Shea Stadium, 1965
Shea Stadium, 1966.

That would be 3 for Queens, 2 for Manhattan. Anyone else remember?

Ringo Stone said...

And like everyone else of importance, they haven't been back since, except for riding to the airports.

Hey Paul, buy a house here, would ya? So our friggin borough gets on the news for once? All those stays at the Plaza are going to add up, Paulie. Forest Hills Gardens should suit your English heritage quite nicely.

Anonymous said...

Yeah, Paul, but don't buy into Bloomberg's shit. He's not a real environmentalist, he just uses it as an excuse to shit on working class people.

georgetheatheist said...

Anonymous writes: "Jimmy Sturr? Bill Shibilski? Oh.My.God. Please tell me you're kidding."

Crappy IS (I betcha) kidding. But I'M not.

Check out Sturr's kick-ass polka recordings with (hang on to your hat) Arlo Guthrie ("The City of New Orleans"), Bela Fleck ("Polka on the ol' Banjo") and umpteen times with Willie Nelson who, BTW, cut his musical teeth with a polka band in Texas ("There is a Tavern in the Town").

Sturr claims he can play anything with a polka beat. Even the National Anthem. He's publicly invited 50 Cent to record with him.

McCartney. Billy Joel. Are you reading this?

Queens Crapper said...

I used to listen to Bill Shibilski every Saturday night with my grandparents on the way home from church.

At the end he would say, "If you're just tuning in to hear the Bill Shibilski Polka Party on WFUV - YOU BLEW IT." (Hope I remember his signoff correctly; it's been a loooong time!)

I am still wondering who the hell stole the kiszka.

Anonymous said...

>>>I can't think of any solo McCartney ditty that is half as good as a combo Lennon-McCartney composition. <<<

There's Maybe I'm Amazed, Every Night, Live and Let Die, and two favorites, Let Me Roll It (Paul always liked his marijuana) and Daytime Nighttime Suffering.

Anonymous said...


"I used to listen to Bill Shibilski every Saturday night with my grandparents on the way home from church."


You're forgiven.

georgetheatheist said...

Re McCartney's solos.

Pass me the feather and direct me to the vomitorium.

Anonymous said...

"There's Maybe I'm Amazed, Every Night, Live and Let Die, and two favorites, Let Me Roll It (Paul always liked his marijuana) and Daytime Nighttime Suffering"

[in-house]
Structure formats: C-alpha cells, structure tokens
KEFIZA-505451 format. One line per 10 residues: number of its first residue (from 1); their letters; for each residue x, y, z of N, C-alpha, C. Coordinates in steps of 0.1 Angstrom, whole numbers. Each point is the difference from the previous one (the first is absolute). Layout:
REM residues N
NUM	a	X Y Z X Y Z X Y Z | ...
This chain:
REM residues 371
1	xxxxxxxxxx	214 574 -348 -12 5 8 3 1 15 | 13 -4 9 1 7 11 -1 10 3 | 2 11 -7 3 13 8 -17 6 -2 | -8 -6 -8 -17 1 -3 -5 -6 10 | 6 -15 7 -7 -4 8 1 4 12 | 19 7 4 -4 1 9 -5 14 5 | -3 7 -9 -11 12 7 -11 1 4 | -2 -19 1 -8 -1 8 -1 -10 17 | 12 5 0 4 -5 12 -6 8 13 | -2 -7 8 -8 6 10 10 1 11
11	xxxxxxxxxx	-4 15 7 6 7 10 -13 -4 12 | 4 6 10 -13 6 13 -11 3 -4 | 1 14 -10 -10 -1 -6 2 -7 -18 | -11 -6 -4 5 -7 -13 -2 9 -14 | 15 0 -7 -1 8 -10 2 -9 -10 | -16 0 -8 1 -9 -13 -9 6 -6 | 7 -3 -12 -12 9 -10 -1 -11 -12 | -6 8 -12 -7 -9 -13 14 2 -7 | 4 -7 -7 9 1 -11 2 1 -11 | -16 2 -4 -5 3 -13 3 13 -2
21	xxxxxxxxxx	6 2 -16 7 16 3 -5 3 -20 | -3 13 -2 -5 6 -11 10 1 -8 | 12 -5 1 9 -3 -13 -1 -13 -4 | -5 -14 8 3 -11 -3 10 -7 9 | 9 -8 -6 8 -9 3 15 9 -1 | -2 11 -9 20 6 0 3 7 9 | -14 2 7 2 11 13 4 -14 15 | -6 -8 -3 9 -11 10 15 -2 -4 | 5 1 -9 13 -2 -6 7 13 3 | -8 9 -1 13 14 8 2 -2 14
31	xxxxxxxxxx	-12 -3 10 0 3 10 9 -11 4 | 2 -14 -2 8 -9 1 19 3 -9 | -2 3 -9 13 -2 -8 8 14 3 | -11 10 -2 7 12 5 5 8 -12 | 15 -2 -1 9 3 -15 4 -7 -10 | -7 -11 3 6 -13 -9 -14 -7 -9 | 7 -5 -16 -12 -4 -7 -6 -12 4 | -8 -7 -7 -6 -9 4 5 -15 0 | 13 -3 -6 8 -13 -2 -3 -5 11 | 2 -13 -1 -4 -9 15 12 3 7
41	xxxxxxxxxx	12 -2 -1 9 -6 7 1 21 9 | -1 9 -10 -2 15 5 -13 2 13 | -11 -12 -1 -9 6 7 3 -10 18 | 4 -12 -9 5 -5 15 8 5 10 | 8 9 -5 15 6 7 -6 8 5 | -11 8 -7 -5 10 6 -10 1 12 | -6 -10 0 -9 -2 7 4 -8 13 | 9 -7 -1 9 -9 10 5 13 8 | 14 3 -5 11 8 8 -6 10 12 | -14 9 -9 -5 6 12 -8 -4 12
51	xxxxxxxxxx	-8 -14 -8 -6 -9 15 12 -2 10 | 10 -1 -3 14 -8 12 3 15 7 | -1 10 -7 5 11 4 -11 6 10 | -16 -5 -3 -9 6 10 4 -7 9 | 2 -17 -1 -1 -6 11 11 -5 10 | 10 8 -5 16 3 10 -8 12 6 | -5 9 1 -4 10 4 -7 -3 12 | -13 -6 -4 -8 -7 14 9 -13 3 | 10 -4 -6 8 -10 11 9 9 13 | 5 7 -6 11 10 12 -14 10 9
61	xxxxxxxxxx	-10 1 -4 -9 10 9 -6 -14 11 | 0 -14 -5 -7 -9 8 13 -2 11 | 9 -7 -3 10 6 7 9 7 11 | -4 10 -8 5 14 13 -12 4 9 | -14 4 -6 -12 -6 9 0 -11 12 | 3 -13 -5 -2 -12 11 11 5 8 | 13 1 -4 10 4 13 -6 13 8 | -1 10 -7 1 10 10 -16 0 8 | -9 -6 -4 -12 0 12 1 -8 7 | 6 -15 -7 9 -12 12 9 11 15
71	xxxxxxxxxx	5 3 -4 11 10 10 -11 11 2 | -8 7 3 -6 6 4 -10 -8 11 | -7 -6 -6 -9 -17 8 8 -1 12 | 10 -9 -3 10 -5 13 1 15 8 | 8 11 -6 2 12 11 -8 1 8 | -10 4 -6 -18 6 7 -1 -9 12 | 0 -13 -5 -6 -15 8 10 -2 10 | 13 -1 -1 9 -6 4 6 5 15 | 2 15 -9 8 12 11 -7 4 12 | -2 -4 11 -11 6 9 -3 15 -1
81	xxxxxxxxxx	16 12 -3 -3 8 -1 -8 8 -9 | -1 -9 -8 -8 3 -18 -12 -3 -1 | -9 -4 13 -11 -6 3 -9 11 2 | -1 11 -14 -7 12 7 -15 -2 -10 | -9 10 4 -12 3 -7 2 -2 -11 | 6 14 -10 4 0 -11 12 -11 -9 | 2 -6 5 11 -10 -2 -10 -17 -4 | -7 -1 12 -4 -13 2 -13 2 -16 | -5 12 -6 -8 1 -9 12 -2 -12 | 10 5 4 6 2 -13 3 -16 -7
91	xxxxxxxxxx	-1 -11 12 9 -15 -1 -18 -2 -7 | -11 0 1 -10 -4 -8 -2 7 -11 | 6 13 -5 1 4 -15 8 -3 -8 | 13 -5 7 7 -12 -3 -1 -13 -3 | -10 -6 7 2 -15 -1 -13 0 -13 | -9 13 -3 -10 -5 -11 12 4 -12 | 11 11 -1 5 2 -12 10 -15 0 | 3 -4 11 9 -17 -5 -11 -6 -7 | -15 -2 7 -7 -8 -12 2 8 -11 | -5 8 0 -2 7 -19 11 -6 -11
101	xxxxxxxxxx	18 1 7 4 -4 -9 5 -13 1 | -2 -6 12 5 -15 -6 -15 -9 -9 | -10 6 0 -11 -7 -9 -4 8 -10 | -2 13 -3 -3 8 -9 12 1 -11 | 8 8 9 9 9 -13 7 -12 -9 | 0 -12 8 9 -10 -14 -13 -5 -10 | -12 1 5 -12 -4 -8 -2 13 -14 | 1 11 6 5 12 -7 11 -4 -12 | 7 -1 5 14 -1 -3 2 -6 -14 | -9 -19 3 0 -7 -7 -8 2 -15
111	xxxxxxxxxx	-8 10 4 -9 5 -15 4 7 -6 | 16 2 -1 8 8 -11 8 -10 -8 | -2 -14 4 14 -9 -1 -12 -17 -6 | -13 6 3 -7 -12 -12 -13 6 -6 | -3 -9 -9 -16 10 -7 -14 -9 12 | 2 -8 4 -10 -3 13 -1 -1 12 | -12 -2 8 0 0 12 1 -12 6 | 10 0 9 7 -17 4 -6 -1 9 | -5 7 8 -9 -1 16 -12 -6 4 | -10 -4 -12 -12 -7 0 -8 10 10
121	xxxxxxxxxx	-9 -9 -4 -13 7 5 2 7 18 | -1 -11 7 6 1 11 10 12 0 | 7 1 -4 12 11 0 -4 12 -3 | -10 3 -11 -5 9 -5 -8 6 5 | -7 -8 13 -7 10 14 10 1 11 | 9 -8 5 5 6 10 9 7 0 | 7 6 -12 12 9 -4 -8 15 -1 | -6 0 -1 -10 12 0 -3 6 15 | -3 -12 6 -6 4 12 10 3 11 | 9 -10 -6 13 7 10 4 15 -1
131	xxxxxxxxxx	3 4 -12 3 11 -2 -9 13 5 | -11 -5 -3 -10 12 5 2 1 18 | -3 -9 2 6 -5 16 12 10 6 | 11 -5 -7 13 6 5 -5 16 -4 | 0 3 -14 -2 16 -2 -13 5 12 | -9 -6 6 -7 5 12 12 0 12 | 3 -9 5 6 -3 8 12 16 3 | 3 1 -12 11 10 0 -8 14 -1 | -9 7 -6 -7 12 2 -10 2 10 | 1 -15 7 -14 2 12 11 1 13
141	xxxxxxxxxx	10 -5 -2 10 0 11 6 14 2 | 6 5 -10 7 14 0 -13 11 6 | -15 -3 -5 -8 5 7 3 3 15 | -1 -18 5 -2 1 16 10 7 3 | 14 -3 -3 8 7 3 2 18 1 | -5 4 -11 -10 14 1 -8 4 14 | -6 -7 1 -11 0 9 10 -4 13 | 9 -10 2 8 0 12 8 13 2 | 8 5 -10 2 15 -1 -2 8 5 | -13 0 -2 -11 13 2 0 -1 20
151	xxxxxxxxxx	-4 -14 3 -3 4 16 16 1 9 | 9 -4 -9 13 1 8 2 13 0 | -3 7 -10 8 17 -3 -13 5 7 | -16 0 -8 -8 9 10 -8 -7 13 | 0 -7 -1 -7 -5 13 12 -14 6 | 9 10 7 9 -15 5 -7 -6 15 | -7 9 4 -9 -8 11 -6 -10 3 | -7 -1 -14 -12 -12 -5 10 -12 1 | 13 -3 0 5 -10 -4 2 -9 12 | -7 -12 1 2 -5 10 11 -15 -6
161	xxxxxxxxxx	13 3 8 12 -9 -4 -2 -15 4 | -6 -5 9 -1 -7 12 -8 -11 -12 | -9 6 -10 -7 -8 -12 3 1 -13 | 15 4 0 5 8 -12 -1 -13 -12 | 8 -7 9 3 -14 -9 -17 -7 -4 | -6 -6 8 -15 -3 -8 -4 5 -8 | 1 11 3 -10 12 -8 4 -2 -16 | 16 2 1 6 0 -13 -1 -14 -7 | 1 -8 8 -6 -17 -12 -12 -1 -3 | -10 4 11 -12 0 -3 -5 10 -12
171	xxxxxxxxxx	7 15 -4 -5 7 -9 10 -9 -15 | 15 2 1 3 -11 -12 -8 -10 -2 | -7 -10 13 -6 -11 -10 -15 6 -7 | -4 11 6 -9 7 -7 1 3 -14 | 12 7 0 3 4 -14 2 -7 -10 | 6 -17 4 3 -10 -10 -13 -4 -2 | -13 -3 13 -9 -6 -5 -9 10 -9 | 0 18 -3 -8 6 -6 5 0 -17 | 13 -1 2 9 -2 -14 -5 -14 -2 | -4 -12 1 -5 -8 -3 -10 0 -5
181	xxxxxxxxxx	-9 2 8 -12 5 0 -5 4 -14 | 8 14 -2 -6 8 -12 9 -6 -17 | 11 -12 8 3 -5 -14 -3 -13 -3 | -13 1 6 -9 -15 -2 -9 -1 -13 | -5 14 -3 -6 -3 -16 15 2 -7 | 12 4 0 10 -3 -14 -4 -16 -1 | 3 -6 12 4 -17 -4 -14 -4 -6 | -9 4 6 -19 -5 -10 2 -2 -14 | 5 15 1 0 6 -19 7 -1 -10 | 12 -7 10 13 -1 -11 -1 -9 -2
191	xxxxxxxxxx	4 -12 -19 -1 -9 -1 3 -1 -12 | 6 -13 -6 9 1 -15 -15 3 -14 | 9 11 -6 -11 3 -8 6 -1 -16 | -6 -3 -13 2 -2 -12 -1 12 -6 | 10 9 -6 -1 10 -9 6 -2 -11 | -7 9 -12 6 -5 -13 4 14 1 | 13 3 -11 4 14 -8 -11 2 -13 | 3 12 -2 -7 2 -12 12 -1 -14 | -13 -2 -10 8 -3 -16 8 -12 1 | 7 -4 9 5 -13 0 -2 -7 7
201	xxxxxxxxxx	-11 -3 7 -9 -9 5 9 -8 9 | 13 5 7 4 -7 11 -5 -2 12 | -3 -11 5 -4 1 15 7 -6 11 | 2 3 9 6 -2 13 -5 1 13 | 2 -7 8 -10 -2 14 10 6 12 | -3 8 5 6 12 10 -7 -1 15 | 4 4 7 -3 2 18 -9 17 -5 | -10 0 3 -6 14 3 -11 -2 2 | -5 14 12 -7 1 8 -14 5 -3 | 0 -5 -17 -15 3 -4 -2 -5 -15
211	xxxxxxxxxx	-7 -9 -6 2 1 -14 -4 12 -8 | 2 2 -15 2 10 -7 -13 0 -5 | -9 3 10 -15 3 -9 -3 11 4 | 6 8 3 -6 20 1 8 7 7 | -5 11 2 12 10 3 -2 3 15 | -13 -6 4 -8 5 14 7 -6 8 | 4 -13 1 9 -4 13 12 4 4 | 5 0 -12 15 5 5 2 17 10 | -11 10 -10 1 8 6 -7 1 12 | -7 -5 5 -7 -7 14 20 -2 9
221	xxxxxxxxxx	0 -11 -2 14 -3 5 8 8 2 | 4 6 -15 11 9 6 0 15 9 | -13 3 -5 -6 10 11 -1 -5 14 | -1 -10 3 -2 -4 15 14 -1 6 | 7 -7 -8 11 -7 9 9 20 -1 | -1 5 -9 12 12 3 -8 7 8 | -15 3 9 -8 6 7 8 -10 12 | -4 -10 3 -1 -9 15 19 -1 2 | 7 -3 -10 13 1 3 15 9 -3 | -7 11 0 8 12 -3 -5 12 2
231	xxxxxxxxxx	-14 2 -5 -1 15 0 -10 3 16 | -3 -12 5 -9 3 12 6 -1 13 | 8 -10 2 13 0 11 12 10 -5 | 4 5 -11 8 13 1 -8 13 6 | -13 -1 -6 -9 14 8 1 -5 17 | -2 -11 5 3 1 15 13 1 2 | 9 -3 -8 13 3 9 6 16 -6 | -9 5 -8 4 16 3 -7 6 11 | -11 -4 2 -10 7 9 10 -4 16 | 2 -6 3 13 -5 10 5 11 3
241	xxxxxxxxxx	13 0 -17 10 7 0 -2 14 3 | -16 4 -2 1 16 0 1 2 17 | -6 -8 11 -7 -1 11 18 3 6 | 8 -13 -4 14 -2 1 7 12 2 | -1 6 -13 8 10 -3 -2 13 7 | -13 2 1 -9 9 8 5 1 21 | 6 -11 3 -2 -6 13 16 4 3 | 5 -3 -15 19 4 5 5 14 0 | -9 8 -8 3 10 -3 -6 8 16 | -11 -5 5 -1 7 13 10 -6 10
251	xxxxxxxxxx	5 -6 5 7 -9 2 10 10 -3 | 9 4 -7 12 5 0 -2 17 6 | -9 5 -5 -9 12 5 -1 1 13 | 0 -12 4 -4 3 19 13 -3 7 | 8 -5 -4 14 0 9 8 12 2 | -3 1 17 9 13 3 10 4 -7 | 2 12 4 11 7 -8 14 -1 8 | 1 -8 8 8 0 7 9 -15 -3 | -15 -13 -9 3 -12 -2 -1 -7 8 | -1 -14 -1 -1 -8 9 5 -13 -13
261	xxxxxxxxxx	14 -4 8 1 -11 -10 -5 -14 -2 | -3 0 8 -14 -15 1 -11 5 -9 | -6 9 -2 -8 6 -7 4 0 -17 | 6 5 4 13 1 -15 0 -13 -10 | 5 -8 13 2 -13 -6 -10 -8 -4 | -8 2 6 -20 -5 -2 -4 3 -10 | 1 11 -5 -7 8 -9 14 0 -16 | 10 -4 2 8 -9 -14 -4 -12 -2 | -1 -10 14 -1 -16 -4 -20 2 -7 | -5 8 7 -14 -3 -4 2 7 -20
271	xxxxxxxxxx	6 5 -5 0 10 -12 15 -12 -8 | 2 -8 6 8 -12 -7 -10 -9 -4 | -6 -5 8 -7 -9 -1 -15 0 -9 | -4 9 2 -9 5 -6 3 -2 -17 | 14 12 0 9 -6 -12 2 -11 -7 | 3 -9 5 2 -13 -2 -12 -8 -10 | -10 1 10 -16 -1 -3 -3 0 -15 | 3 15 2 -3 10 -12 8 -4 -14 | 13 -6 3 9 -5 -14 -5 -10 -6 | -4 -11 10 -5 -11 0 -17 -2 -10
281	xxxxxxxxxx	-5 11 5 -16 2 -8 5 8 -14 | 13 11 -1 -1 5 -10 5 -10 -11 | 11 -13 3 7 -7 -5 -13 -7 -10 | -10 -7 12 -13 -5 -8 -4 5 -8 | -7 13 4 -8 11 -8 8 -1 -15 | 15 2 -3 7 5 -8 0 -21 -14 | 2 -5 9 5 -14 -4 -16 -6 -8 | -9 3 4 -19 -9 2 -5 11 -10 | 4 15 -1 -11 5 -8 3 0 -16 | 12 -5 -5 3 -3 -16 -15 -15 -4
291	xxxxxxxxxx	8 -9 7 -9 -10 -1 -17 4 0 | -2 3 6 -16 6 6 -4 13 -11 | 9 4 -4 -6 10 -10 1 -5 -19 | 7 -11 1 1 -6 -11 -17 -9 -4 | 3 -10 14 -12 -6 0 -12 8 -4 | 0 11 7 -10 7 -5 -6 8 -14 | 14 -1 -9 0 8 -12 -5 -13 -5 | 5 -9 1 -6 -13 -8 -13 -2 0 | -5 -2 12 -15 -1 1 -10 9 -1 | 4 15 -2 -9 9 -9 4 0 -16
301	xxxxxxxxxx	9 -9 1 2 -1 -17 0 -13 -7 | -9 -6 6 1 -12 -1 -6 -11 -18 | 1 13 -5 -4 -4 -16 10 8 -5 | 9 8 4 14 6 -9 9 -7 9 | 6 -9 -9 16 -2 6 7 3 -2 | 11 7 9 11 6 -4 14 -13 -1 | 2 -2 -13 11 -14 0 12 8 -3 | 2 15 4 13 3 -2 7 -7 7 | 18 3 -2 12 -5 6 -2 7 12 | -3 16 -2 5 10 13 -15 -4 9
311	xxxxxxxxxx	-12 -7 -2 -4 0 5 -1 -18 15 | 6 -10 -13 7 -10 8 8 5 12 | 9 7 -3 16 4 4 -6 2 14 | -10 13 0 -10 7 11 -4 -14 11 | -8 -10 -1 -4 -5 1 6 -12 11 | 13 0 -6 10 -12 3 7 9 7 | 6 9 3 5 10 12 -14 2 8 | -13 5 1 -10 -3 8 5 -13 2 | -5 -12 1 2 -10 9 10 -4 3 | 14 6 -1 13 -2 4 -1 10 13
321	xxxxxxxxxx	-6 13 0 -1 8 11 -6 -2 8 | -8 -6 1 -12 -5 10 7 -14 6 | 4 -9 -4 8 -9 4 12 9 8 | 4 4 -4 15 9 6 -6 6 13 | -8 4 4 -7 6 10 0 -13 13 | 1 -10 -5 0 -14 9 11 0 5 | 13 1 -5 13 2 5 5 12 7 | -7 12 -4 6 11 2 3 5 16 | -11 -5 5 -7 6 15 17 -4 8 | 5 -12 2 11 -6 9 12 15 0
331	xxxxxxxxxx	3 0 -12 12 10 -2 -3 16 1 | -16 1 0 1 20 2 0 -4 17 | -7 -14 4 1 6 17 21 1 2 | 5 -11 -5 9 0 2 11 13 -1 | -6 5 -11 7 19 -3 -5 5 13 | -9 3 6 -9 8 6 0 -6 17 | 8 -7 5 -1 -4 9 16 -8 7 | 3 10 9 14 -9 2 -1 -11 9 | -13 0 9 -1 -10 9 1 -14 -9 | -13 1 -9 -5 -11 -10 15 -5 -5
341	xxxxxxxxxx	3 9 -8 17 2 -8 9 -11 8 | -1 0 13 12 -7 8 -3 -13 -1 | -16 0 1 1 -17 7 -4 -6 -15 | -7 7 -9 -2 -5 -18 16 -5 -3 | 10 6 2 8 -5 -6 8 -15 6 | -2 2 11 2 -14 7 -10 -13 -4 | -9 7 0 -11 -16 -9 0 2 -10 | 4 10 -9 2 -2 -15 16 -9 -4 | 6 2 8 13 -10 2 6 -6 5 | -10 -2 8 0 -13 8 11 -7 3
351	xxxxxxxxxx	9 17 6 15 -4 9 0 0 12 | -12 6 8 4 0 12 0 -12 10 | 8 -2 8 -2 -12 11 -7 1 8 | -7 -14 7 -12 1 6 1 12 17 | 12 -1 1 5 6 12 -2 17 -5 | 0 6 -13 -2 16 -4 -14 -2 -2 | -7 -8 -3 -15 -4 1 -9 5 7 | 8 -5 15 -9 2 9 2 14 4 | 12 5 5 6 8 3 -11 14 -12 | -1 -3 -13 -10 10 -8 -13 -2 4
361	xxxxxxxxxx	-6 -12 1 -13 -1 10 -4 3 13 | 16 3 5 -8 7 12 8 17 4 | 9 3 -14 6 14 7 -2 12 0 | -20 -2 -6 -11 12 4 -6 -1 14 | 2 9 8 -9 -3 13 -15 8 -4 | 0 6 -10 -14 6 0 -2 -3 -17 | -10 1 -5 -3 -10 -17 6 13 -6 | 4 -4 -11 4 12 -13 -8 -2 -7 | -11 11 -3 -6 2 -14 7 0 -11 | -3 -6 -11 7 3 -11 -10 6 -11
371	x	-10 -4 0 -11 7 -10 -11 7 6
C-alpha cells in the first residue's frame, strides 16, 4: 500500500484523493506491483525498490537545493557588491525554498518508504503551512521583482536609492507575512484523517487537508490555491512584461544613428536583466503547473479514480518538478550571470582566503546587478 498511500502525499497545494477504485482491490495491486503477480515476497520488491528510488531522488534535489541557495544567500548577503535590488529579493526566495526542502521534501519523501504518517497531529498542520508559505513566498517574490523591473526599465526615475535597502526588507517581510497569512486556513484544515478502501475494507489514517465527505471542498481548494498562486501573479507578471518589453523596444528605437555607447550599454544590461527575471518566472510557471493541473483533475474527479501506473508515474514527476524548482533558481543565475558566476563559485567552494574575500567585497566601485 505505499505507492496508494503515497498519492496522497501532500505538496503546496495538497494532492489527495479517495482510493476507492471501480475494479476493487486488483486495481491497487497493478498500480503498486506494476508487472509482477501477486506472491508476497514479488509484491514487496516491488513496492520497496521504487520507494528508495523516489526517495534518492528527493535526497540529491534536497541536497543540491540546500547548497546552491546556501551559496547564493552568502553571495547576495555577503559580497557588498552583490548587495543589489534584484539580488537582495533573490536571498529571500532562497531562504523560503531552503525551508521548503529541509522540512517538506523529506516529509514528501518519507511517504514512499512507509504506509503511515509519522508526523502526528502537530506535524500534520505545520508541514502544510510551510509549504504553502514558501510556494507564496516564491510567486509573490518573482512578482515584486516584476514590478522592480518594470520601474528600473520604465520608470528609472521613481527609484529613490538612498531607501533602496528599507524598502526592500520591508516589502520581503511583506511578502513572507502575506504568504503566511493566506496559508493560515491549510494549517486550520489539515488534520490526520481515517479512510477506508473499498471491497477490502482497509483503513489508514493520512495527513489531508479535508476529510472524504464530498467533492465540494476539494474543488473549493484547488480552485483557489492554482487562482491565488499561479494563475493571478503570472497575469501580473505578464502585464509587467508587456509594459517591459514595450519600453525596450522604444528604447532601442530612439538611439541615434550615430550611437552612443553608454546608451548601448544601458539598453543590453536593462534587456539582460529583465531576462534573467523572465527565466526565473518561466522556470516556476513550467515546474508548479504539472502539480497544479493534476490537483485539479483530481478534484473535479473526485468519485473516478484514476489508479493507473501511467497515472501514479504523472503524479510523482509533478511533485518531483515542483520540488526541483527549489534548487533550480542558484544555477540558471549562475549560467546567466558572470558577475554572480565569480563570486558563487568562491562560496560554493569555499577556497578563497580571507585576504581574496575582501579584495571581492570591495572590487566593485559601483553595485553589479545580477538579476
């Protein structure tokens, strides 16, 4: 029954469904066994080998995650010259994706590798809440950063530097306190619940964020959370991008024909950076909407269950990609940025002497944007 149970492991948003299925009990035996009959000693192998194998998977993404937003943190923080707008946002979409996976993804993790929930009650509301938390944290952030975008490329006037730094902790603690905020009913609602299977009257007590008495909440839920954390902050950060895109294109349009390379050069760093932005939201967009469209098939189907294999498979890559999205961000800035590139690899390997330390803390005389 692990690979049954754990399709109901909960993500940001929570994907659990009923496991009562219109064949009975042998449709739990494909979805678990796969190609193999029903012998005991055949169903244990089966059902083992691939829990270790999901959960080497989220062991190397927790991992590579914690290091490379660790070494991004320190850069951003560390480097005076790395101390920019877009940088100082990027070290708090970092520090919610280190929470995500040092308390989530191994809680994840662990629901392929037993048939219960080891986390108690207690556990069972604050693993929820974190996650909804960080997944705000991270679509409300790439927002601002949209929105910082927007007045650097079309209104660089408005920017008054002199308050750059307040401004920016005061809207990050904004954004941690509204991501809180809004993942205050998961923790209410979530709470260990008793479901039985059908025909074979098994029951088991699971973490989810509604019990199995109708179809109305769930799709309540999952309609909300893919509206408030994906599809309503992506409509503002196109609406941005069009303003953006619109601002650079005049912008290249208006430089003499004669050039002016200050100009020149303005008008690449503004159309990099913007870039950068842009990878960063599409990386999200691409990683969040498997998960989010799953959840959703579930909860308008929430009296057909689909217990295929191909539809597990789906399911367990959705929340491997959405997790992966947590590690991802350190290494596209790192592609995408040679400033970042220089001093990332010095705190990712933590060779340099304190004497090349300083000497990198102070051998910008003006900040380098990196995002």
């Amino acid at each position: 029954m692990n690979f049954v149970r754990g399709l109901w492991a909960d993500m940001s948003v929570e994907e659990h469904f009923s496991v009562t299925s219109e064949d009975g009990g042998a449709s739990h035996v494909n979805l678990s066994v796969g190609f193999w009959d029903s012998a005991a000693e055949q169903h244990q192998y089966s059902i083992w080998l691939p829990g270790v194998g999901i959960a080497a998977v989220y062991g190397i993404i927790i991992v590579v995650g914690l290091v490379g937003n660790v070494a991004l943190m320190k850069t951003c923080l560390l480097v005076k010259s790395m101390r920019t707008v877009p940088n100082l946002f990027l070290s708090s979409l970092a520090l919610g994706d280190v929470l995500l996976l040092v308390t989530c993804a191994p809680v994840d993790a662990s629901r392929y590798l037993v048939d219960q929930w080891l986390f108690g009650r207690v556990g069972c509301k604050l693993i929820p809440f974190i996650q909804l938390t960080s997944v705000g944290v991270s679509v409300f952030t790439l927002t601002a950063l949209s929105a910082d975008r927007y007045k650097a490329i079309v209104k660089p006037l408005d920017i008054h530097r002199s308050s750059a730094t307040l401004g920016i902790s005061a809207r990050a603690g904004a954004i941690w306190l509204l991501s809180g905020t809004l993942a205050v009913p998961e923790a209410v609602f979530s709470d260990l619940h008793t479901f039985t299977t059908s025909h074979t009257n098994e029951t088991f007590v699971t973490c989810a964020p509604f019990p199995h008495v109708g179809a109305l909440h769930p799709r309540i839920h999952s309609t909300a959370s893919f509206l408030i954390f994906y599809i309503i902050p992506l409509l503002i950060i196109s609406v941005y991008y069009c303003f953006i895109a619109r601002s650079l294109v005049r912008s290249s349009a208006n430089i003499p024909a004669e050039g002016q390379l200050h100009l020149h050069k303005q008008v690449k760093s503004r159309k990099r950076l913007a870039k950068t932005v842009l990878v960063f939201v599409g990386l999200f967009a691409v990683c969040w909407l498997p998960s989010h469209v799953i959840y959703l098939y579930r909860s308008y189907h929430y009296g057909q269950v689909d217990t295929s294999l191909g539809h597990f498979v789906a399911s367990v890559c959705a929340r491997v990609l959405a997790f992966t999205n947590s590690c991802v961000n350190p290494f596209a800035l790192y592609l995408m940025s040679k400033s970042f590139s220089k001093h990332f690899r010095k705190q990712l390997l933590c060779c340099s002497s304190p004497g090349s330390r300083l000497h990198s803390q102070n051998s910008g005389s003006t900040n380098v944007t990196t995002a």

How about Junior's Farm and Jet? He actually got up off his sappy behind and rocked on those songs.

Ridgewoodian said...

FRANK LLOYD CRAP: You’re right, McCartney has been spotty since the Beatles. But then so was Lennon. (I had a friend, now an enemy, who insisted that John married up.) But then Jesus would have been spotty after he left the Beatles.

GEORGETHEATHEIST: Hey, thanks for the Jimmy Sturr info. I’ve never heard his music but I’ve been a fan of the likes of Brave Combo for years and, as a true Son of Connecticut, I have a soft spot in my heart for Dick Pillar and His Polkabration Band (even though I was once required to grab onto and hold down a metal support which was holding up the tent he was performing under which was in danger of blowing away during the most violent thunderstorm in recent memory, while bolts of lightning were striking all around). I’ll be sure to check him out.

“It is only when our legs have rotted that we can truly dance!” – Brother Theodore

CJ said...

As usual. Not a peep about George Harrison's compositions.

Something? Here Comes The Sun?

I loved them all from the start. But honestly, George gets no respect.

Ridgewoodian said...

CJ: But honestly, George gets no respect.

Too true.

Truman Harris said...

How about Ringo? They use him as a punchline, like the clown of the band.

Anonymous said...

cj said...

"As usual. Not a peep about George Harrison's compositions.

Something? Here Comes The Sun?"

You are soooo right. Those two songs were awesome.

Ridgewoodian said...

TRUMAN HARRIS: How about Ringo?

He was GREAT in Caveman.

John said...

Shibilski did in fact sign off with the statement, "and Hey, if you're just tuning in to the Saturday Night Stereo Polka Party with yours truly, Bill Shibilski, sorry about it, but YOU BLEW IT." Then (in the eighties anyway) "Remember Then" came on with Matty "Matt the Bat" DeLito. I still remember hearing "Ree-mem-mem Remember-member Ree-mem-mem Ree-member-member" the Earls would sing at 8pm after Bill's program. I still miss him too. I was just up at the Dick Pillar's Polka-bration. I saw Eddie Blazonczyck Jr. and the Versatones and it brought back so many memories of tuning in and my parents dancing around the living room. And hey, if you're just tuning in to this post, with yours truly, sorry about it, but YOU BLEW IT!